The 2018 NASCAR Cup series season is starting to feel a lot like it did in 2017, with Martin Truex Jr. returning to Victory Lane for the 16th time in his career. Strangely, he's the only driver with exactly 16 career Cup wins.
And if you like stats like that, you'll love the fact that throughout the season, we'll check in on some other statistical happenings in NASCAR. Here's a look at the Cup series through five races:
Truex won by a lot
We're used to seeing some butt-kickings courtesy of Truex over the past two seasons. What we're not used to is quite the level that he ran away from the field on Sunday at Auto Club Speedway in Fontana, California. Namely, a 11.685-second margin of victory.
Since 2000, this is just the fifth time a driver has won a race by a margin of at least 10 seconds. The last came in November 2009, when Kurt Busch stretched his fuel to win at Texas, when other cars either ran out of fuel or pitted. So, it's not quite the same.
The other three races since 2000 to be decided by at least 10 seconds were the 2008 600-mile race at Charlotte (won by Kasey Kahne by 10.2 seconds), the playoff race at Kansas in 2006 (won by Tony Stewart by 12.4 seconds) and, strangely, the 2004 California race (won by Jeff Gordon by 12.9 seconds).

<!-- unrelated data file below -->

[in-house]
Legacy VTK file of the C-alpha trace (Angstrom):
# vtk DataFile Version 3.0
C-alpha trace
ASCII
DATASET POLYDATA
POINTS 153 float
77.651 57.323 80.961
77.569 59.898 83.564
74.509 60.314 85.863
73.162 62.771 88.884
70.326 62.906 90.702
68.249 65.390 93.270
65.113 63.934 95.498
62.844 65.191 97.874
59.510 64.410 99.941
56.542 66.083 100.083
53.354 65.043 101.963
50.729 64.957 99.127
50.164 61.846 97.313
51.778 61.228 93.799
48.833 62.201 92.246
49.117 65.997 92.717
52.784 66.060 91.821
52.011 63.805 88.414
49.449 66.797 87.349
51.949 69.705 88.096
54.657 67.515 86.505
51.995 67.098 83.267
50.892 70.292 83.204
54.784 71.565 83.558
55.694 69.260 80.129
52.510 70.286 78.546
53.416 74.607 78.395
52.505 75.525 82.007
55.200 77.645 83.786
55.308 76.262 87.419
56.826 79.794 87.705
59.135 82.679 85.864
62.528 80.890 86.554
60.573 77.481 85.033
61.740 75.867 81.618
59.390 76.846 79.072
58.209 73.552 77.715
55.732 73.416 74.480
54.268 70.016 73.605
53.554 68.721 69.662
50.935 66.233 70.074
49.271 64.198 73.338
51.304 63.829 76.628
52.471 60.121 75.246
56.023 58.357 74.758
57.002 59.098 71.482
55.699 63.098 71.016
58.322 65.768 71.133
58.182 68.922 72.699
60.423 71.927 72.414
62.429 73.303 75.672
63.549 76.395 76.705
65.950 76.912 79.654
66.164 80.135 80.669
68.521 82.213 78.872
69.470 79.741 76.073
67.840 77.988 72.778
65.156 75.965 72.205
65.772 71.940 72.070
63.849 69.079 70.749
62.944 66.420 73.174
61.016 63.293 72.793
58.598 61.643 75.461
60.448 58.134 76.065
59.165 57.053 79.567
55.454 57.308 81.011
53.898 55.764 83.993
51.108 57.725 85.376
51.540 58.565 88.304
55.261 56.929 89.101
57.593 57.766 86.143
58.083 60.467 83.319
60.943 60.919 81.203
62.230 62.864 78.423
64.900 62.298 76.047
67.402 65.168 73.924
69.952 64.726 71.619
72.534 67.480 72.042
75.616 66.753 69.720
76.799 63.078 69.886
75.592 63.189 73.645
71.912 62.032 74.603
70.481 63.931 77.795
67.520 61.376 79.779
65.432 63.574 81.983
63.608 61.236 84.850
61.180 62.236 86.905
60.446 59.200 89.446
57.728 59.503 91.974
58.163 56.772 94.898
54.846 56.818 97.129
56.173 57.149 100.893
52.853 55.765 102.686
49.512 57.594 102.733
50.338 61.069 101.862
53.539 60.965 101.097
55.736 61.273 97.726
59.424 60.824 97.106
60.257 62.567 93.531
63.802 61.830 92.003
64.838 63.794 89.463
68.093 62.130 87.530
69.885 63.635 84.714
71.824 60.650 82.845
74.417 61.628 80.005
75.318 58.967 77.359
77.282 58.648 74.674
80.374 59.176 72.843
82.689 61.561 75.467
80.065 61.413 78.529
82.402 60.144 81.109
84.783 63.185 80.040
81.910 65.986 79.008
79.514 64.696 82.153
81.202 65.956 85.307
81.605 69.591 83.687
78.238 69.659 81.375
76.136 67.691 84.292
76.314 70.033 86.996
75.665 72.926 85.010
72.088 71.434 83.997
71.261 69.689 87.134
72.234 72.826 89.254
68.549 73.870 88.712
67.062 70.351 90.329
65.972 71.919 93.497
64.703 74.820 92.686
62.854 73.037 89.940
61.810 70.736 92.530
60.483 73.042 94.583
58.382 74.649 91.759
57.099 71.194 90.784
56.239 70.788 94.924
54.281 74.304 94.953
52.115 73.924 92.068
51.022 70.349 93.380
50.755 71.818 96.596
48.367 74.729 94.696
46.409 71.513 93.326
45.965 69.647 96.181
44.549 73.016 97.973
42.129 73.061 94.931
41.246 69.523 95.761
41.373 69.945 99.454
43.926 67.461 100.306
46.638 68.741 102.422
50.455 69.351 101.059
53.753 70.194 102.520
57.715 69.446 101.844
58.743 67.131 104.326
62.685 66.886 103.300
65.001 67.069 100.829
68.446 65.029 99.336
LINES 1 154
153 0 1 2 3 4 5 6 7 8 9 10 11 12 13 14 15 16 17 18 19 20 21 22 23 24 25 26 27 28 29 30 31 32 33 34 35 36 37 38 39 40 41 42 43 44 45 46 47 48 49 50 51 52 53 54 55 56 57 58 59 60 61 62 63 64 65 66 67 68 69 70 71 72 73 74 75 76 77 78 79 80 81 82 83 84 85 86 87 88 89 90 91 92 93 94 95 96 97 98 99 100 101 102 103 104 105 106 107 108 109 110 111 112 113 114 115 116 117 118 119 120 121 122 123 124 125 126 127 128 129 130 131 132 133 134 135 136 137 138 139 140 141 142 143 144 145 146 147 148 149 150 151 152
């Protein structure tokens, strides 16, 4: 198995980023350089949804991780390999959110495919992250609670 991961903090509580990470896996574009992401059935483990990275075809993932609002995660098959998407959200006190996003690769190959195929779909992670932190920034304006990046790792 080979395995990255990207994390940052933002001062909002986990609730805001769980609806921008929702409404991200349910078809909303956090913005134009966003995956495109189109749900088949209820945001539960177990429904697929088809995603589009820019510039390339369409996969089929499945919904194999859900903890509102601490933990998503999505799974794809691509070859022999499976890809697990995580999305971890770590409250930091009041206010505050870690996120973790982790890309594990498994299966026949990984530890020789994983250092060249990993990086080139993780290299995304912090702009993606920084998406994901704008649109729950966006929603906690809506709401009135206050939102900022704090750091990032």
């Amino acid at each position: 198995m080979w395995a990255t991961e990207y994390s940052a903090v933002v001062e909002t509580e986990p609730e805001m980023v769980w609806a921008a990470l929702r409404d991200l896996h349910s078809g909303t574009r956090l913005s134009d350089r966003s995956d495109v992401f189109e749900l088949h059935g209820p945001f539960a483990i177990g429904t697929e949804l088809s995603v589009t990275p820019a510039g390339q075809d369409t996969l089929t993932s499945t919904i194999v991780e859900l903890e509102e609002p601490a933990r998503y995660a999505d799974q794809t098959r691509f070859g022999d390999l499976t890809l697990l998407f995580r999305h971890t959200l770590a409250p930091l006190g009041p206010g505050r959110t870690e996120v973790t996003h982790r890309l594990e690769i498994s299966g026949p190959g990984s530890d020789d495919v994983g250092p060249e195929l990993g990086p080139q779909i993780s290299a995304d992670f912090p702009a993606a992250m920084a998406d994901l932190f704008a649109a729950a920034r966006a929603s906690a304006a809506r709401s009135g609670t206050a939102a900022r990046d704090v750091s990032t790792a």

Johnson starting to turn things around
It's a weird world when we're excited for a ninth-place finish by Jimmie Johnson. But it moved him from 25th to 18th in points and was a positive turn for the No. 48 as the Cup series goes racing at one of Johnson's best tracks next week in Martinsville, Virginia.
Before Sunday, Johnson had gone 10 straight races without a top-10 finish, dating back to October 2017 at Charlotte (a seventh-place finish).
Before that streak, Johnson had never gone more than six straight races without a top-10. He had a six-race drought last season, in mid-2016 and late in the 2006 season. Johnson, of course, won the championship in 2006.
Of course, Johnson is still on a career high 28-race winless streak and his 12 straight races without a top-5 finish is the second-longest of his career.
Can every track be a 2-mile oval for Larson?
Not meaning to put words in Kyle Larson's mouth, but he must wish he could go racing on 2-mile tracks every week.
He finished second -- albeit a distant second -- behind Truex on Sunday, after winning the previous four races on 2-mile tracks, California and Michigan.
Overall, Larson has finished in the top three in seven of his 13 career starts on 2-mile tracks, a podium percentage of 53.8 percent. On all other track types, Larson has 22 top-three finishes in 139 races, or a 15.8 podium percentage.
Since the start of last season, Larson has 13 top-two finishes, more than any other driver. In fact, that's four more than Hendrick Motorsports has had as an organization in that time.